Monday, January 28, 2019
We put our cat down this week. She was 23 years old. It wasn’t a surprise.
Funny thing, she, for 95% of her life, defied the definition of ‘pet’ as no one could pet her. For twenty plus years she was just this thing that lived under my bed and came out occasionally for food or to scratch someone. She always looked like a kitten which always gave me the idea that she would outlive me, if for no other reason, then merely out of spite.
She was relatively unlikable for a long time.
Last Thursday we sat the girls down letting them know that we would be taking Phoebe to the vet the next morning and that they should spend the evening saying ‘goodbye’. Macy, my animal whisperer, lost it completely. It was no surprise. Avery, my eldest also had a meltdown. My youngest, Darby, ever the opportunist immediately asked for a new 'replacement' kitten.
Let’s get the body in the ground before we have that discussion, Darbs, but nice try.
My wife was able to keep herself together until the big day, as was I, but when the time came, we both became the same brand of puddles that our kids were 12 hours earlier.
Our reactions surprised me, but I was surprised for different reasons for each of us. For my wife, it was surprising seeing her melt down considering she grew up on a ranch. The rancher’s life requires that you often see things you’ve named appear on the dinner table. It offers a bit of detachment from situations like this from a young age. For one reason or another, her immunity didn't work this time.
I was also surprised that I was bothered to the degree that I was. I literally had a hate-hate relationship with the animal for half of my life and most of hers. I have, in the past, tried to get my wife to get rid of it. I have kicked it off the bed tens of thousands of times. Simply put, she has been my nemesis since I was in my late twenties. So why was I upset?
I guess that’s the lesson here, little ladies. I was affected for a variety of reasons. The first is familiarity. The little demon lived under my roof since we owned the roof. I’ve thrown her off the bed ten times a night for the last fifteen years. I was used to her. But more importantly, it’s the weight of having to tell you guys, the weight of being there with mommy. It’s seeing how it affects you three and your mother. I don’t want to see any of you hurting. Sort of my dad job is to keep you safe and to see you that upset gives me a “I’m failing at dad jobs” sort of feeling. One last thing it could be. Perhaps we all need an nemesis. A being that proves that you are good by the very nature of their existence. I know I'm good because I'm hated by something evil. Not entirely sure about that last one, but I'll take it.
Here’s the other thing though, ladies. It’s important to learn the lessons that the death of a pet teaches. You had it once with “The Claw” the hermit crab, but this one cuts a little deeper. I can tell you this; there is no substitute for experience when it comes to loss. It sucks, it sucks a lot, but down the road, you’ll be a little better for it.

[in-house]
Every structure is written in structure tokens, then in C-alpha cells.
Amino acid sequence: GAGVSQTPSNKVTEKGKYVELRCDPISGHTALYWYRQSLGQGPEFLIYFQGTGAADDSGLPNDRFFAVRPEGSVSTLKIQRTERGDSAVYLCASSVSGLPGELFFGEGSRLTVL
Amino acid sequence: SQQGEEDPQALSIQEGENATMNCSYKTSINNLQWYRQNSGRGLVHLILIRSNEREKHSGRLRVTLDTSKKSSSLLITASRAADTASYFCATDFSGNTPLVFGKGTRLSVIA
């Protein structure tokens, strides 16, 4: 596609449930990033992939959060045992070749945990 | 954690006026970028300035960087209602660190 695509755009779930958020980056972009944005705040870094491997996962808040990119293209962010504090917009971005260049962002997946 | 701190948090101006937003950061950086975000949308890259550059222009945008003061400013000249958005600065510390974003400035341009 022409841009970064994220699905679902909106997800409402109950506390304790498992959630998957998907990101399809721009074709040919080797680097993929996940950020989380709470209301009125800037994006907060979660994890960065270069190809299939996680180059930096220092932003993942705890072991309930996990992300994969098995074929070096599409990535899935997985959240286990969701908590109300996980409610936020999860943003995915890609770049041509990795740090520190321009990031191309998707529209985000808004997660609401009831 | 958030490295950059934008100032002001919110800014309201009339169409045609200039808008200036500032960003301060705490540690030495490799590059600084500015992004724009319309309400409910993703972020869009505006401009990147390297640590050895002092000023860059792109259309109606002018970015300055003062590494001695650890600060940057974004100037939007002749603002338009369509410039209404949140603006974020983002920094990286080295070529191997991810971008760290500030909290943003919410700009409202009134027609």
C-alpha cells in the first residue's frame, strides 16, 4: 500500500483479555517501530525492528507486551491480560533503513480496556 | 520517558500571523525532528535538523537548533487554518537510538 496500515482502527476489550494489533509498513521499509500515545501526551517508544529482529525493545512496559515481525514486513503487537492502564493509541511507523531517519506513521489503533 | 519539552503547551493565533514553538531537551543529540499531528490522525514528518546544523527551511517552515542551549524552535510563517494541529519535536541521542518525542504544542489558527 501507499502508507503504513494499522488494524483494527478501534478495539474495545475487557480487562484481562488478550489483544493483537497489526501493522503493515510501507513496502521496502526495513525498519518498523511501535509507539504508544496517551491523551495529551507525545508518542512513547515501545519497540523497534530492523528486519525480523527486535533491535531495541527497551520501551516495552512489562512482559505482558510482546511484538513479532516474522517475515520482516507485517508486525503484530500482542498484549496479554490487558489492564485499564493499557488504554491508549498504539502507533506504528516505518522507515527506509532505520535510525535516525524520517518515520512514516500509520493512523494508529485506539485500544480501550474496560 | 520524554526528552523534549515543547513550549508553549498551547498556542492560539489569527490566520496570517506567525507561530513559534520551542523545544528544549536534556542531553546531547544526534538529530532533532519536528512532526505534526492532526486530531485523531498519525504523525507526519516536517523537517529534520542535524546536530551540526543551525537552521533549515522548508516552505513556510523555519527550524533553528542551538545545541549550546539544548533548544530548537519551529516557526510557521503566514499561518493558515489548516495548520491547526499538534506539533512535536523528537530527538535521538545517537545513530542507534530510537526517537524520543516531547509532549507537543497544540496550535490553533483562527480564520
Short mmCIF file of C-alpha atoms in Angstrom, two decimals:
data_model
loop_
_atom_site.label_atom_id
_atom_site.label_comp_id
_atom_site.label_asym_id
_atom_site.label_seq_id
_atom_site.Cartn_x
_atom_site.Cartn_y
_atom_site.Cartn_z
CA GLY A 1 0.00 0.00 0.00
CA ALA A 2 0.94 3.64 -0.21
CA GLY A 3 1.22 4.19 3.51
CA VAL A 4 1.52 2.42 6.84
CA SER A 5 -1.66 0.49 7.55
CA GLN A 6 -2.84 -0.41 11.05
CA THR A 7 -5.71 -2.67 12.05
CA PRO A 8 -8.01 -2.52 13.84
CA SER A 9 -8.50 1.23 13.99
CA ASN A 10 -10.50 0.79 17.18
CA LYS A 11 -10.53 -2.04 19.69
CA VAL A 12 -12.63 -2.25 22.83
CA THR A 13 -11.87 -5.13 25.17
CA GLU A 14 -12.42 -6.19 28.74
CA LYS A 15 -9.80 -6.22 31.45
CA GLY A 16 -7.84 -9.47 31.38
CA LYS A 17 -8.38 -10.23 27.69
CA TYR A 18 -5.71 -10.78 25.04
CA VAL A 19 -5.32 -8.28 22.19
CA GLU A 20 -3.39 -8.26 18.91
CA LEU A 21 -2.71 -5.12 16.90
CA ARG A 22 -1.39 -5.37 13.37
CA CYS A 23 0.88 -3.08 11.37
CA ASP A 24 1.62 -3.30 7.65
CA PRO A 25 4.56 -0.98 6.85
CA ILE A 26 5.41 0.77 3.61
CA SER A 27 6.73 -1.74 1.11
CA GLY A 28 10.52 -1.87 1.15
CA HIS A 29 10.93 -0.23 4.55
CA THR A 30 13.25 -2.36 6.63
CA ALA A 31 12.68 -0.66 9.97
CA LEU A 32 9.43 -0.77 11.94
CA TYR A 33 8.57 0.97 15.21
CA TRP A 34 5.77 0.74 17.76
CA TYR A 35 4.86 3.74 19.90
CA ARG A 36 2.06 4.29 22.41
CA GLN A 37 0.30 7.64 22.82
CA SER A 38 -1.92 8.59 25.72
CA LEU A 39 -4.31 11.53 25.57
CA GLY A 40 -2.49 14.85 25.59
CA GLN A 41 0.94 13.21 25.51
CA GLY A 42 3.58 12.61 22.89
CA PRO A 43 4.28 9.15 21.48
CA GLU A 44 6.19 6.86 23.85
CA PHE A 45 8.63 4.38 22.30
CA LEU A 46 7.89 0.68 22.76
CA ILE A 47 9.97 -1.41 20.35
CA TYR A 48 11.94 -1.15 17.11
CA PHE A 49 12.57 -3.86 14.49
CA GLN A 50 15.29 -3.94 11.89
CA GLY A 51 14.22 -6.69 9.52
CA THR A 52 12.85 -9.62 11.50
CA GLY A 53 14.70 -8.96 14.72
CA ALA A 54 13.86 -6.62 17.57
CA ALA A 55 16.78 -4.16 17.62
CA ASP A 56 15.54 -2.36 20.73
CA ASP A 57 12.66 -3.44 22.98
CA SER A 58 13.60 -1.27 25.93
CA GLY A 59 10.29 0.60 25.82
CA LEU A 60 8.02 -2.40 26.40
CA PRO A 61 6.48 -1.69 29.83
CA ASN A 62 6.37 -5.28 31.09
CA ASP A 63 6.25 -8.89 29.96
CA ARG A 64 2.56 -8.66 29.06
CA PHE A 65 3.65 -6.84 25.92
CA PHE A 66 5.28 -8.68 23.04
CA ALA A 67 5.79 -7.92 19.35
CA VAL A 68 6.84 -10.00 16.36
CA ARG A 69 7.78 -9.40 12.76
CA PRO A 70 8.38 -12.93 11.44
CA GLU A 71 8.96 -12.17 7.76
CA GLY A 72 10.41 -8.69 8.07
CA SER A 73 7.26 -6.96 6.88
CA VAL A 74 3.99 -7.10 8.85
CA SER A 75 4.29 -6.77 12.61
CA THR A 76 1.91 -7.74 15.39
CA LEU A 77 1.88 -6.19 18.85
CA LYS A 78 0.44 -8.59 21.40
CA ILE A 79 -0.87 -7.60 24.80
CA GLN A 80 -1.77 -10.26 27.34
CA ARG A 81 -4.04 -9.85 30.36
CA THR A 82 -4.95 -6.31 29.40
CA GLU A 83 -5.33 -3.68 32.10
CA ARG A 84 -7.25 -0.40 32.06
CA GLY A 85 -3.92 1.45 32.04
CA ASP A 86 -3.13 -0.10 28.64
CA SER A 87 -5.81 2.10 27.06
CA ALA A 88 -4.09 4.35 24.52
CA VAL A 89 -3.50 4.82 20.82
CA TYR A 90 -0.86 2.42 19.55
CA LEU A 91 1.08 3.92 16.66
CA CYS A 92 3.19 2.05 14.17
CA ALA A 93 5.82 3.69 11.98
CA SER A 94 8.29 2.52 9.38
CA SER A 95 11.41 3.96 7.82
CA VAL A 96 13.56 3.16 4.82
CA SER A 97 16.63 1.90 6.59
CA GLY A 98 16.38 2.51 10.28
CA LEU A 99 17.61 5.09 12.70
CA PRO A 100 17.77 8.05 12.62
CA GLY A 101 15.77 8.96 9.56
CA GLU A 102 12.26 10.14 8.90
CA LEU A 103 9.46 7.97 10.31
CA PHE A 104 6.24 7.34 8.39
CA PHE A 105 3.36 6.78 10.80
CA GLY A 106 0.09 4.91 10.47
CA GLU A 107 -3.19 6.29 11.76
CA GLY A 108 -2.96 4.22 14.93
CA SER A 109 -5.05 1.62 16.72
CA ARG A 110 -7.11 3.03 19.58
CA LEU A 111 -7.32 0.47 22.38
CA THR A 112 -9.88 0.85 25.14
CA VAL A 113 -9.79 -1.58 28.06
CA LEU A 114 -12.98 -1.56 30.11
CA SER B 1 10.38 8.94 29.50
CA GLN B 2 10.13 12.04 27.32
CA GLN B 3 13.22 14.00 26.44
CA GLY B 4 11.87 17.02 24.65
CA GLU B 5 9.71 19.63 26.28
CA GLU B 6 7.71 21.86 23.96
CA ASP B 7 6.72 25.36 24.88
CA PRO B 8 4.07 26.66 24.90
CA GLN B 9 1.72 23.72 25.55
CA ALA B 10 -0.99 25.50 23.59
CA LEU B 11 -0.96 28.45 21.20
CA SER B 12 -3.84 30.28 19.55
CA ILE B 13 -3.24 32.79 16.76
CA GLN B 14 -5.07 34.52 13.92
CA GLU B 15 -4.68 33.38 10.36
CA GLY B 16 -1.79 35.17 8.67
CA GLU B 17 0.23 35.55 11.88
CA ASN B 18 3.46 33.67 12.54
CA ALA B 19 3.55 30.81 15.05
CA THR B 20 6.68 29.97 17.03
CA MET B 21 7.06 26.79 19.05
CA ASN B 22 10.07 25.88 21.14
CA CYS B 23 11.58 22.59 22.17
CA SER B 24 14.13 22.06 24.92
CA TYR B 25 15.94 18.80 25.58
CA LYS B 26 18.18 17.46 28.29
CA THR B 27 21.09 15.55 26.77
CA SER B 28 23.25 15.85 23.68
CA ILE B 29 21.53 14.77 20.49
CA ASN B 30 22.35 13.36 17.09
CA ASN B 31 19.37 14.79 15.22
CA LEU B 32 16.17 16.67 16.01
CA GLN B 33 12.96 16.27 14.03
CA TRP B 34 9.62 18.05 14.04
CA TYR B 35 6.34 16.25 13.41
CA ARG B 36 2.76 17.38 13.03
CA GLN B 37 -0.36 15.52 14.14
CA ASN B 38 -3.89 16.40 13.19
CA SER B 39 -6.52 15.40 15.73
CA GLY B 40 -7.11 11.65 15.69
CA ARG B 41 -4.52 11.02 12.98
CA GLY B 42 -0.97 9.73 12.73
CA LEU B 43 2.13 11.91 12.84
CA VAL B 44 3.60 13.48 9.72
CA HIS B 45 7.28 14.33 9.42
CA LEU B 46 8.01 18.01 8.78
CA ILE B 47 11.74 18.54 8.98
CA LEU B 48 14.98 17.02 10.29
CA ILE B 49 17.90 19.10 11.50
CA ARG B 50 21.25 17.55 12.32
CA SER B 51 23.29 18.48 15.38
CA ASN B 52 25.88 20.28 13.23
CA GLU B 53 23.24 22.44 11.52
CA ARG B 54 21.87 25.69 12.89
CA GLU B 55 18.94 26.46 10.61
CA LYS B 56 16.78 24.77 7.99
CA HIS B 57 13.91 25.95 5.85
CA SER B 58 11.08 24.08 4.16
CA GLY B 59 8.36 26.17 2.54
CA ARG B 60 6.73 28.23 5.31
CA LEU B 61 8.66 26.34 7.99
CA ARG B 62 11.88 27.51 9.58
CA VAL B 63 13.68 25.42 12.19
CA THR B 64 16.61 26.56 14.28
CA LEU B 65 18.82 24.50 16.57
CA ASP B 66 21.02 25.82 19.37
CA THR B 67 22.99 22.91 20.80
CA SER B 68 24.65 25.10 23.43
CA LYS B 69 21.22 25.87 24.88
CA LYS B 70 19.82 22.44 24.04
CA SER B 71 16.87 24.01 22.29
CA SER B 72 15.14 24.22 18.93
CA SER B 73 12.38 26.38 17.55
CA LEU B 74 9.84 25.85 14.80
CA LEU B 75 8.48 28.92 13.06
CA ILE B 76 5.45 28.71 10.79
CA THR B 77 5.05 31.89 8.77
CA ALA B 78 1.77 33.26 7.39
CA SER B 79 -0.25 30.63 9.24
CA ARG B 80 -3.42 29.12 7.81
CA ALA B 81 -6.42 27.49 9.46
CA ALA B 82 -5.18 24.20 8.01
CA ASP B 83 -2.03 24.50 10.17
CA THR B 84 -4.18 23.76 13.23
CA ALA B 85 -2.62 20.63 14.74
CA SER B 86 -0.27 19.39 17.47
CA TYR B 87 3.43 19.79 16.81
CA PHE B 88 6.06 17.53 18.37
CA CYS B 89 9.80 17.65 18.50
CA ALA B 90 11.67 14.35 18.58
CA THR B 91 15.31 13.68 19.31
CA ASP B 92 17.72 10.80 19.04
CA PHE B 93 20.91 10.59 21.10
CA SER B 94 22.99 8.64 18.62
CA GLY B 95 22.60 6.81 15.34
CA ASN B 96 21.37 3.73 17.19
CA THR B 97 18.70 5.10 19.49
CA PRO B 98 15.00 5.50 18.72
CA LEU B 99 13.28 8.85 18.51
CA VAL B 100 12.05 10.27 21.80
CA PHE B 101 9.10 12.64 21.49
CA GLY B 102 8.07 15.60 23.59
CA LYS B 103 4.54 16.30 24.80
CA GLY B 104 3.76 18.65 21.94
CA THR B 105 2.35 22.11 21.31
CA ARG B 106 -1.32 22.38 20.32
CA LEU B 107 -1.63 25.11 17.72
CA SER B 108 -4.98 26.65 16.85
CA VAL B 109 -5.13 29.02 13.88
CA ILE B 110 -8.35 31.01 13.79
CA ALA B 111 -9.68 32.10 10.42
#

Phoebe knew you loved her and deep down, super deep down, Mariana Trench deep, she appreciated it.
Wednesday, January 2, 2019
2018 wasn’t all bad, but more often than not, I didn’t have a great time. I didn’t accomplish much of what I wanted to do and got fatter while not doing it.
I didn’t run the marathon I planned on running.
I didn’t get certified for the certification I intended to do.
The porch didn’t get built and the flooring looks like the same flooring as 2017.
I was moodier than I wanted to be.
I ran half as much as I had hoped.
Long story short, I wasn’t the dad, the hubby or the person I was hoping to be last year. I wasn’t bad, but I had big plans. The best laid plans of mice and men, right?
Here’s the thing. As the calendar changes from year to year, nothing magical happens at midnight. The world doesn’t reset itself. It is merely the morning after a later than normal night.
While nothing magical happens to the outside world, something can change inside.
I have long believed that as the January calendar rolls around, a lot of things can change. It takes a bit of honest reflection. It requires a willingness to call yourself out for your shortcomings. Most of all, however, it necessitates a boat load of optimism.
I have all of that in spades.
Reflective, self-critical and foolishly optimistic? Check, check and check!
So, with 2018 solidly in the rear view, it’s time to turn my sights towards 2019.
Most years I give my self an impossibly long list of resolutions. Long enough to be pretty much unattainable. I always figure that if I fall short, I will still have accomplished a lot.
This year I have only one resolution.
But it’s a monster.
And it’s just for me to know. Suffice it to say that if I fall short on this one, I have accomplished nothing.
Maybe I’d better build the porch, too.
So, girls, the lesson here is pretty simple. A lot of starting fresh and getting a bit of a life reset lives between your ears. For me, January first is a big deal. Realistically, it could be January first or August first or June fifth. It doesn’t matter the day or the hour or the minute. I personally like to reset on New Year’s as my batteries are generally recharged having seen friends and family over the holidays. If you decide it’s time for a fresh start just give yourself one. Look at what needs fixing and approach it with vigor and optimism.
Avery, if you’ve blown off baritone training for the better part of the semester, it doesn’t do you any good to look backwards. Push forwards. Macy, if you lose your starting spot in soccer, you can remember that you haven’t practiced your foot skills in a year but don’t beat yourself up, just try harder. Darby, yeah, you’ve missed some homework assignments. Get caught up and move on. Life is to short to fill it with regrets. Hit the reset button and move on.
I need to remember that more often the rest of the year.